The holiday season is a busy time for many people. Parties, family feasts, overscheduled days, colder weather and fewer daylight hours can lead to overindulging, exercising and sleeping less. Negative health consequences can result. With a little forethought, including making a short health list and checking it twice, you can turn that around and create your own prescription for a healthy holiday season.                                                              

 “Many of us overextend ourselves, and lose track of the healthy habits we maintain during the rest of the year,” said Dr. Arnold I. Pallay, medical director at Changebridge Medical Associates. “Being aware of your surroundings and changes in how you feel physically and emotionally can ward off unwanted health risks.”

Keeping your cholesterol in check, avoiding medication mishaps and reducing your risk of increased stress or depression can help keep the holidays bright.

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Avoid Overindulging

”Your cholesterol count is affected by diet and lack of exercise,” explained Dr. Iannetta, family physician at Changebridge Medical Associates. “When you don’t move as much, eat more high-fat foods and consume more alcohol you can increase your risk of producing high cholesterol, which is a contributing factor for a heart attack or a stroke. So keeping your cholesterol number in check during the holidays is crucial.”

According to the American Heart Association 106 million Americans age 20 and older have total blood cholesterol levels of 200 milligrams per deciliter or higher, which is a borderline reading.  Of these 37 million have a reading of 240mg/dl or higher and are considered high-risk.[i] “The best advice is to eat and drink moderately, and after dinner take a walk,” added Iannetta.

Prevent Medication Mishaps

Some of us have to take to the air or roads to pay relatives and friends a visit.  Getting ready for a trip can be overwhelming, especially when you have to pack for yourself and others.  Organization and planning ahead may help avoid stress and things forgotten, and can prevent serious mistakes with medication. 

Dr. Pallay cautions that special care should be taken when packing medications and keeping them safely out of reach of children and pets during holidays when distractions are plentiful.

Additional safety tips for traveling with medications reported by eHow[ii] include:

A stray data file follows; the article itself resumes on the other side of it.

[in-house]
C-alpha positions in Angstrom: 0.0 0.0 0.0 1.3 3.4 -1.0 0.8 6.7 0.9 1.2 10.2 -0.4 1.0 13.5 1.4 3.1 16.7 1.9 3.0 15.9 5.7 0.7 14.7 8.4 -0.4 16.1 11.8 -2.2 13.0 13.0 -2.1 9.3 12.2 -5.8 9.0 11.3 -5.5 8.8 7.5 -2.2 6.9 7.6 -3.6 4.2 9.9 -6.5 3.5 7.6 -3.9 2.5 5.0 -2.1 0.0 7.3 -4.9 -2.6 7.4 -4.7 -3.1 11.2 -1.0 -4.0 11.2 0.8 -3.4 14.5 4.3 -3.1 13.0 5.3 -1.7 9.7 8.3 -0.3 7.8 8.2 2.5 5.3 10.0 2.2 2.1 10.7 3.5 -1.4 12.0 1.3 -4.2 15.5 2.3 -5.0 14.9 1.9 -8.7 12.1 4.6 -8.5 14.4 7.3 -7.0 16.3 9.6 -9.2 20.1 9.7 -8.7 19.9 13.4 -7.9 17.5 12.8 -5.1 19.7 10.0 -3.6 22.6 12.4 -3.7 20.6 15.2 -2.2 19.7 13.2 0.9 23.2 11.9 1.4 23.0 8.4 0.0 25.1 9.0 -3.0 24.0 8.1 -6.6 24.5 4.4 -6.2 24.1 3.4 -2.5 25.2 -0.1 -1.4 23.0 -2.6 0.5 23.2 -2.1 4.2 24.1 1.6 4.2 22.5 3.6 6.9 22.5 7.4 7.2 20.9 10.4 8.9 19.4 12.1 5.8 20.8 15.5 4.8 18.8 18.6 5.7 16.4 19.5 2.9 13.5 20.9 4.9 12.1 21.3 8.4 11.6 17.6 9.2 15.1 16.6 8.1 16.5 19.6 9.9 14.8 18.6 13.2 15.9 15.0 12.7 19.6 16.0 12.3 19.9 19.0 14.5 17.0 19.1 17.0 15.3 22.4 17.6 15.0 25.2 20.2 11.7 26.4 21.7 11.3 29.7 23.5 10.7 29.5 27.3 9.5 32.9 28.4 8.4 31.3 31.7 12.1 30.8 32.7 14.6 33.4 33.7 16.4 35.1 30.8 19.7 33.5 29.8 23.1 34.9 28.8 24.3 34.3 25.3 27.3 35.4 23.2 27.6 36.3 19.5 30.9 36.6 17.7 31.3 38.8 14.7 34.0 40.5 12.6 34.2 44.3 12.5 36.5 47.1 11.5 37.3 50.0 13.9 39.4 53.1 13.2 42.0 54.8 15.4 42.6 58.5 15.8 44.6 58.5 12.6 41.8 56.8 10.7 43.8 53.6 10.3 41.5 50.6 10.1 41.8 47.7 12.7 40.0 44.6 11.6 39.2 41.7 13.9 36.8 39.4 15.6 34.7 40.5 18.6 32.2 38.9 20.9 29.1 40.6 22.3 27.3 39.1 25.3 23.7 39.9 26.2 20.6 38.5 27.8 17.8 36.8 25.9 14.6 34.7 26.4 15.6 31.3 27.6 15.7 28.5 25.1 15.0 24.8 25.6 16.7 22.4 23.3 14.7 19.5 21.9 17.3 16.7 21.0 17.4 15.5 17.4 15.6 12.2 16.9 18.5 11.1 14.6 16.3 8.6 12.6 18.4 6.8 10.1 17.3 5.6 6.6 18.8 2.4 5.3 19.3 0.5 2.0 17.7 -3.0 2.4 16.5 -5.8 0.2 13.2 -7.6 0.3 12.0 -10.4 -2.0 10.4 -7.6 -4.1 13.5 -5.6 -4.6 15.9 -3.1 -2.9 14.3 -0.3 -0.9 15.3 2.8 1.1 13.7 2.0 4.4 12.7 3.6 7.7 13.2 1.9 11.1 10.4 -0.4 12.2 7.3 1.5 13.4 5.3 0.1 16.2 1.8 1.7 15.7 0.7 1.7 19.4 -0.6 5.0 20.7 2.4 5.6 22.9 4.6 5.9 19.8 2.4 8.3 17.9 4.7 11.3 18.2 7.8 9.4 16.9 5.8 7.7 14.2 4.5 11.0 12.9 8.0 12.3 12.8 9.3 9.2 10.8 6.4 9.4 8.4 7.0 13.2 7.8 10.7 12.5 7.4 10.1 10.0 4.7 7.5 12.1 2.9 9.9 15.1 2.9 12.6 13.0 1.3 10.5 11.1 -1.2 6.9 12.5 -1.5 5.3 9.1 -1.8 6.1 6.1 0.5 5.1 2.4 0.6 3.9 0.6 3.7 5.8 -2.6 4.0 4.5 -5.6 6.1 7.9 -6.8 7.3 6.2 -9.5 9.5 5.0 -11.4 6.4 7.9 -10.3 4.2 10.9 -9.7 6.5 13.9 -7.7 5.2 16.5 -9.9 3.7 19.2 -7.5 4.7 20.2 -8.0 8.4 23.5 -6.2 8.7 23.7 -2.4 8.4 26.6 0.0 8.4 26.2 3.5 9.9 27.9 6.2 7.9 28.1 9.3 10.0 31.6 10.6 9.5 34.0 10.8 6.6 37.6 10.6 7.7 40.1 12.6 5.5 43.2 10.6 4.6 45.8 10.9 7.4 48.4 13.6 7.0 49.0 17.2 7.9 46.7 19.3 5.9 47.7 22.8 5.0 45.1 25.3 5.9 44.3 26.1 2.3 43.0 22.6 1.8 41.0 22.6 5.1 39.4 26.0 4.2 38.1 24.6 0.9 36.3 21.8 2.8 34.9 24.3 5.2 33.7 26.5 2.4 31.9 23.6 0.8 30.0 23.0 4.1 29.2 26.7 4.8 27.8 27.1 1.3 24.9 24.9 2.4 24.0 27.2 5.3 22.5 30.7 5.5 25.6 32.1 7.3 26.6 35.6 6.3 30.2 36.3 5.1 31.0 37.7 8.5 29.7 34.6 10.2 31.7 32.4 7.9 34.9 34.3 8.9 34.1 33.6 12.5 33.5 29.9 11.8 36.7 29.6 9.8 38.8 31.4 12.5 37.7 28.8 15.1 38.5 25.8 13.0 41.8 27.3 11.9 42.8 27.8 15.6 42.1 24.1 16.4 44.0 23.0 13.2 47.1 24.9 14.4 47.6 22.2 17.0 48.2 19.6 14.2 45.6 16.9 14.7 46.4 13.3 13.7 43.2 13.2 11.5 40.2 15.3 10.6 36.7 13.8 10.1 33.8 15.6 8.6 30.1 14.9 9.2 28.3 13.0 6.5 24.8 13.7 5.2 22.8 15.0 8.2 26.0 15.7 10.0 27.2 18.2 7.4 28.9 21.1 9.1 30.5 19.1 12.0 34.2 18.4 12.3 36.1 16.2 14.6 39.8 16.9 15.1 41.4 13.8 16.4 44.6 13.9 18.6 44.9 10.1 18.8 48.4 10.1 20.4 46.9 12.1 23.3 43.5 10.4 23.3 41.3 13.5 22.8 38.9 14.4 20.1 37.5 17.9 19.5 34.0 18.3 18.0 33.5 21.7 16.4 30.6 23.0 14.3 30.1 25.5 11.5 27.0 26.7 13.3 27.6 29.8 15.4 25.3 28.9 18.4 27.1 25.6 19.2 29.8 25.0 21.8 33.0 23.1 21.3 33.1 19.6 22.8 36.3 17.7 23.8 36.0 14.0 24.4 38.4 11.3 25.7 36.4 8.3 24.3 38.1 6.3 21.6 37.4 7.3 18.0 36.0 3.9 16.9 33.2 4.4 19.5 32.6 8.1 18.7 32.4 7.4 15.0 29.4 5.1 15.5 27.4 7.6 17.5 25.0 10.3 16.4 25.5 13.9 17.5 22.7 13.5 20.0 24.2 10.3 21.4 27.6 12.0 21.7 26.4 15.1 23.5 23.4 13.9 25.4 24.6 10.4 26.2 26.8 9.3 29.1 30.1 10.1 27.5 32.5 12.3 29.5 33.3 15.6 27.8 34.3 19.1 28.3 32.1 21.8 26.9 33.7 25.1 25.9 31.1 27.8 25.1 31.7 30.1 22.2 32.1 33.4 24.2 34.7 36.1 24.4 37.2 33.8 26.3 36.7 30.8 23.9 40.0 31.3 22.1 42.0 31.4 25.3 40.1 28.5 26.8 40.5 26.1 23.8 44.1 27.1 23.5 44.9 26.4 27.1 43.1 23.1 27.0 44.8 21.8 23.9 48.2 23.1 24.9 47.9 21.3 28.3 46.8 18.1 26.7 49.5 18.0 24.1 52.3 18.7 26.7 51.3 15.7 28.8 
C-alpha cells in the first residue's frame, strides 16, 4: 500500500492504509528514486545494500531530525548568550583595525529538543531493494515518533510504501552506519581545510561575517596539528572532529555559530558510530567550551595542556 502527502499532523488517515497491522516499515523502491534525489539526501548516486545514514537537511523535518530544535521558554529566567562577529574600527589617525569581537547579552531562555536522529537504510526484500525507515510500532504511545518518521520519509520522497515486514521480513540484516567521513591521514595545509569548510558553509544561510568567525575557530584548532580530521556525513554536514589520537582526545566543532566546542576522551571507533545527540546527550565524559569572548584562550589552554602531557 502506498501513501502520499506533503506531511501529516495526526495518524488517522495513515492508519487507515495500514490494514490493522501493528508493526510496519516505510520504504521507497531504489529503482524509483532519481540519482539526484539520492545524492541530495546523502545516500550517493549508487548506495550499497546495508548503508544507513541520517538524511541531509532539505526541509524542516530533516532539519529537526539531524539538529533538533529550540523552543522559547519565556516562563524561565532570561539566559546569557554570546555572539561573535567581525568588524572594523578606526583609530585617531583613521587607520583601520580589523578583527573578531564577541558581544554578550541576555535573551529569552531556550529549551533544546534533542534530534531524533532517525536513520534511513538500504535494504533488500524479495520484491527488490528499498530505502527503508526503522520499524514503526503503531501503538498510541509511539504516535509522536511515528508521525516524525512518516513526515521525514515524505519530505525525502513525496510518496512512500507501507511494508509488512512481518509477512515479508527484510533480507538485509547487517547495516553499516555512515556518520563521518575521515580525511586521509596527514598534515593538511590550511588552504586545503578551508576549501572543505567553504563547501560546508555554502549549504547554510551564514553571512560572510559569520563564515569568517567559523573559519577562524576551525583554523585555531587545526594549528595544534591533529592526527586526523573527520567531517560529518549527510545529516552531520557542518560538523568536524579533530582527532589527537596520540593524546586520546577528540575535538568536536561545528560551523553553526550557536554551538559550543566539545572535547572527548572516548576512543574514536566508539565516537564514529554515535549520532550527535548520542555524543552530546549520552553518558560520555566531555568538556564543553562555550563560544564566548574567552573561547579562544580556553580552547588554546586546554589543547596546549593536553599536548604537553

• Store medications in tightly closed, original pharmacy-labeled containers for protection from heat and light
  • Place medications in carry-on luggage for easy access and to prevent loss if luggage is lost
  • Bring extra medications and keep them in a separate bag in case the first set is misplaced
  • Carry a duplicate prescription in the event a refill is needed
  • When carrying syringes, carry a copy of the prescription from the doctor
  • Have on hand in your carry-on bag a schedule and complete list of all medications, which includes name, dosage and purpose for taking each prescription
  • Keep a list of your doctors and pharmacist with complete contact information


Is it the ‘holiday blues’ or something else?

Knowing the signs of stress or the blues versus depression is important.  Dr. Iannetta helps patients recognize the signs below that might be a case of the ‘holiday blues’ rather than depression. 

  • Irritability or unusual emotionality or volatility.
  • Sleep difficulty or nightmares.
  • Inability to concentrate.
  • Headaches or stomachaches.
  • Unexplained fear, increased anxiety or clinging behavior.
  • Isolation from family activities or peer relationships.
  • Drug or alcohol experimentation (for teens and adolescents).

Depression is different. It lingers for weeks, months and even years.  It interferes with daily activities and the person may feel overwhelmed and helpless.  One may not know he or she is depressed at all—just that they are not feeling right. In either case talk to your physician who can help determine exactly what you are experiencing.

Enjoy the season and remember to keep an eye on your nutritional and exercise needs, get some rest and safely store and maintain use of your medications.  If you are not feeling well, be sure to consult your physician to be ready to begin the New Year in good health.


About Changebridge Medical Associates

Changebridge Medical Associates is a full-service family medical practice with a tradition of patient-focused health care for children, adults and seniors, using innovative technologies with a human touch. 

The practice is staffed by Dr. Pallay, Dr. Iannetta and Dr. Sandra Hoenig, board-certified, residency-trained physicians; board-certified residency-trained nurse practitioner Doreen Rasp, RN, APN, and board certified physician assistants Anna Chung, M.S., PA-C; Genevieve Castaneda, M.S., PA-C; and Jessica Oliveira, M.S., PA-C. Pallay and Iannetta have attending privileges at St. Clare’s, Morristown Memorial and Chilton Memorial hospitals in Morris County, N.J. Practice areas of expertise include women’s health care; sports medicine, especially for the adolescent; and geriatric evaluation and management. The practice is noted for its advanced electronic health record systems and application of genetic screening in primary care. Changebridge Medical Associates is located at 170 Changebridge Road, Suite C-3, Montville, NJ 07045. For more information, call 973-575-5540, or visit or the blog site at


[ii] eHow; “How to Travel With Prescription Medication,”­travel-prescription-medication.html